The efforts of contemporary Russian authorities to curb the public commemorations of those events aim to drive the manifestations of national consciousness into the Procrustean bed of imperial superstructure and deprive them of any emancipatory tendencies. Such efforts contradict the UN Declaration on the Rights of Indigenous Peoples, which proclaims the right of the latter to observe and pass their traditions and customs from generation to generation, particularly to visit their cultural sites and use their ceremonial objects.
This is especially true of the Crimean Tatars, who were forcibly kept outside the historical homeland until the end of the Soviet era and whose very existence as a specific nation was denied. Moreover, unlike in Chechnya, the banned freedom of mourning for the Crimean Tatars deceased due to the deportation clearly fits into the framework of the current policy of ethnic discrimination and intimidation carried out by the de facto Crimean authorities, of which dozens of documented crimes against personality are part.
As we saw above, there are not just illegal restrictions of the right of the indigenous people to respect their traditions or the right to freedom of assembly, but also an absurd and cynical persecution of individual Crimean Tatar activists for their wish to honor the memory of their ancestors. In carrying out this persecution, the Russian authorities once again demonstrate their disregard for the call for “sympathy, understanding and recognition for […] sufferings” of the victims of communist dictatorships and their family members, as stated in the resolution of the Parliamentary Assembly of the Council of Europe 1481 (2006).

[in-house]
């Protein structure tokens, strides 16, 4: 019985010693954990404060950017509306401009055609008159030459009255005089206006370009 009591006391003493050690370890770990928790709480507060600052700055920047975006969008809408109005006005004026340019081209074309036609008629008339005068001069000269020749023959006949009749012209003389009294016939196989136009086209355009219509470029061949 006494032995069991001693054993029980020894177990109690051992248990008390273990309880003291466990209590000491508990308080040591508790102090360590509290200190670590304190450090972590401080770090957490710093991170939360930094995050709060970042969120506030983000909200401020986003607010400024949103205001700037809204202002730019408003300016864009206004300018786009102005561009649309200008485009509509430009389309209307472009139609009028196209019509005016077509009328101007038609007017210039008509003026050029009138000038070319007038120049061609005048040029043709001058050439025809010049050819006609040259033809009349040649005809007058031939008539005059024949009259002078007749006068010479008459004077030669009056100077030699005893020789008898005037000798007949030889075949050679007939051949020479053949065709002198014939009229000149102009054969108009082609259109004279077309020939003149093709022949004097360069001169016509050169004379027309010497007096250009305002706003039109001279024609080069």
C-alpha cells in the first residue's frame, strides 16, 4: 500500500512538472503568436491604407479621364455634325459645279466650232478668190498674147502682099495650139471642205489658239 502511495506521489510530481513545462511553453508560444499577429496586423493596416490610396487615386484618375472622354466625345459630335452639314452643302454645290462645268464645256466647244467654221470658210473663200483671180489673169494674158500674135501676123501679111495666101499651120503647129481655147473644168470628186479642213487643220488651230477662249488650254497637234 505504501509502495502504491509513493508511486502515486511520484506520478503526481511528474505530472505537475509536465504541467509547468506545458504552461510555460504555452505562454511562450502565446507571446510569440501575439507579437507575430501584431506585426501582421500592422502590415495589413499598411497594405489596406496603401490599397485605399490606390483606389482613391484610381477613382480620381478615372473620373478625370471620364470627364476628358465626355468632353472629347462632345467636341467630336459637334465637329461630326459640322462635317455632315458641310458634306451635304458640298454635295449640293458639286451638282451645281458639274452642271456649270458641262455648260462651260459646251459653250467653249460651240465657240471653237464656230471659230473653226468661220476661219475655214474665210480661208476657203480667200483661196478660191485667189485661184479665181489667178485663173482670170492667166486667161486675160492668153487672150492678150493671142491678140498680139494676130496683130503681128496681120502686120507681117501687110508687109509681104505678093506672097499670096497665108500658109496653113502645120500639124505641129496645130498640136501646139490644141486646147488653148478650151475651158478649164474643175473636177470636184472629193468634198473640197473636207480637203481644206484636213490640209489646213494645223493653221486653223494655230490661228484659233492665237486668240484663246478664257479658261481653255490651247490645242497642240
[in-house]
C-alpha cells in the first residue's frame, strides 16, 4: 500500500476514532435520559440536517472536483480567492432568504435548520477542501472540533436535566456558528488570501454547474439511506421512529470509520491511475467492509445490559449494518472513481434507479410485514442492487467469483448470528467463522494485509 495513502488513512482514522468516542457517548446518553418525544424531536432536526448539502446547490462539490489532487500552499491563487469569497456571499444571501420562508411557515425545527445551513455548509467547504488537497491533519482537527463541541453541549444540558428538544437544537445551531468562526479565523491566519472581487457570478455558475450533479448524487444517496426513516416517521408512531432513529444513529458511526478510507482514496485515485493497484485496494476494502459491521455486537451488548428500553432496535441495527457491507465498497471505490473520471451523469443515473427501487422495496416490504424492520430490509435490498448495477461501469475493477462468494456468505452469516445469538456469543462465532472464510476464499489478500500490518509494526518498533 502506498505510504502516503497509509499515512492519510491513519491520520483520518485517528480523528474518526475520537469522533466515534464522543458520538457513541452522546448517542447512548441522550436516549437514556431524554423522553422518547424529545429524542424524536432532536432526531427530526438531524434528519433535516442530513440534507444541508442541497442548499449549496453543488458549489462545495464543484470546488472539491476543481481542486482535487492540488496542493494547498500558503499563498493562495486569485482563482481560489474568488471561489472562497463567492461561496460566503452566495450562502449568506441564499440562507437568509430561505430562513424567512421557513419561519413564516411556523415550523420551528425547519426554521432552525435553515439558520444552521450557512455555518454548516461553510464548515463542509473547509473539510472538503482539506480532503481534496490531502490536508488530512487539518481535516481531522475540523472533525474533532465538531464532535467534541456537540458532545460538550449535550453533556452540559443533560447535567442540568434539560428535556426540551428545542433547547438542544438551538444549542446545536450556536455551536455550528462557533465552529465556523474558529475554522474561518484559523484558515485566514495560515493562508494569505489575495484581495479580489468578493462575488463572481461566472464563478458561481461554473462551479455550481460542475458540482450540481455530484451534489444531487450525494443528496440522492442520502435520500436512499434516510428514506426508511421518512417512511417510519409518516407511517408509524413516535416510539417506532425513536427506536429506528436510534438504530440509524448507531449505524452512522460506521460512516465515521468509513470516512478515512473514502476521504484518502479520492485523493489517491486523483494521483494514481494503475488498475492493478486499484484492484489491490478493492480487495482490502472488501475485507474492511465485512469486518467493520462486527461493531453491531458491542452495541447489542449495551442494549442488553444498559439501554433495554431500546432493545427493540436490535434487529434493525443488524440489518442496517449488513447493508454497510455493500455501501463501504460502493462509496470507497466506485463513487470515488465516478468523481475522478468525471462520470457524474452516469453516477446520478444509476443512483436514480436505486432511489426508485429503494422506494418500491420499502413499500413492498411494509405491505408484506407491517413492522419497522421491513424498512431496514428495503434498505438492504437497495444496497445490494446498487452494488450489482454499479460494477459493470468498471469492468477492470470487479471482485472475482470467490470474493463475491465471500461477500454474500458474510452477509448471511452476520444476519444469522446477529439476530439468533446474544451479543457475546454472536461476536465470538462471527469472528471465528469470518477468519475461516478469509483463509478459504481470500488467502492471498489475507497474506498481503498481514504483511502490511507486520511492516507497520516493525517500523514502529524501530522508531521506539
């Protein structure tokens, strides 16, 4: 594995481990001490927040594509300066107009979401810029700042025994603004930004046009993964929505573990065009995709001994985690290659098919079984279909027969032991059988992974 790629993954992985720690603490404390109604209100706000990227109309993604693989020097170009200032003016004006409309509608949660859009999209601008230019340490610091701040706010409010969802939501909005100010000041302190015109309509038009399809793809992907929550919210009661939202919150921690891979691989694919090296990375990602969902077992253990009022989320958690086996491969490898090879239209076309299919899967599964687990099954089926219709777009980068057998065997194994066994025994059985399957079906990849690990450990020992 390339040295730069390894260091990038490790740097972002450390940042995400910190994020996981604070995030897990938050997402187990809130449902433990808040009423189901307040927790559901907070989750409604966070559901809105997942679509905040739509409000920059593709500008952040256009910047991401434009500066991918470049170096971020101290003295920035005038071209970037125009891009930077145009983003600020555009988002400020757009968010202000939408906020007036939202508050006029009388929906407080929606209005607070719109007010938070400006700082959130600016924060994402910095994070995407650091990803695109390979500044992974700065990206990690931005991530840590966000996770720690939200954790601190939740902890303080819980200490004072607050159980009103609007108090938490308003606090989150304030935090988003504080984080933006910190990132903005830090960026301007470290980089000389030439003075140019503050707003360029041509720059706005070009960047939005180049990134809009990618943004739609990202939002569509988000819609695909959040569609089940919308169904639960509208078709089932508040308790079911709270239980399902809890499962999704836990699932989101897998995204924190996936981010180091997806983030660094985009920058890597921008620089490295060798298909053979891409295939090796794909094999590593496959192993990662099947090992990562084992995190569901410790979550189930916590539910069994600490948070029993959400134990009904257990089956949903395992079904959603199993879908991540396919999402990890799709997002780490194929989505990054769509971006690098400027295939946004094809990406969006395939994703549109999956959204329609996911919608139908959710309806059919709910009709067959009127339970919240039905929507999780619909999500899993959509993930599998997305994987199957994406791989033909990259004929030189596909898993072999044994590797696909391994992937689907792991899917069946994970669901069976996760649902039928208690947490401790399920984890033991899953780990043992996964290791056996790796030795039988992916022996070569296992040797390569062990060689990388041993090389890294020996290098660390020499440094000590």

In the summer of 2015, an elderly Crimean Tatar activist, former participant of the Euromaidan revolution Server Karametov (who was only four years old when Stalin expelled his people from the homeland), came from the occupied Crimea to Kyiv despite his Parkinson’s disease. He saw his goal in reminding Ukrainian statesmen and civic society of Crimea as an integral part of Ukraine and of its residents, who were under the rule of the aggressor state. On 18 May 2017, Russian police temporarily detained him in Simferopol for an individual picket with the portraits of his deported family.
Hopefully, Ukraine and the international community would not forget about the need to protect the right of this man (who is seventy-six now) and the entire Crimean Tatar people to observe their tradition, in particular, to express sorrow, which today’s Russian rulers of Crimea tend to either appropriate or prohibit.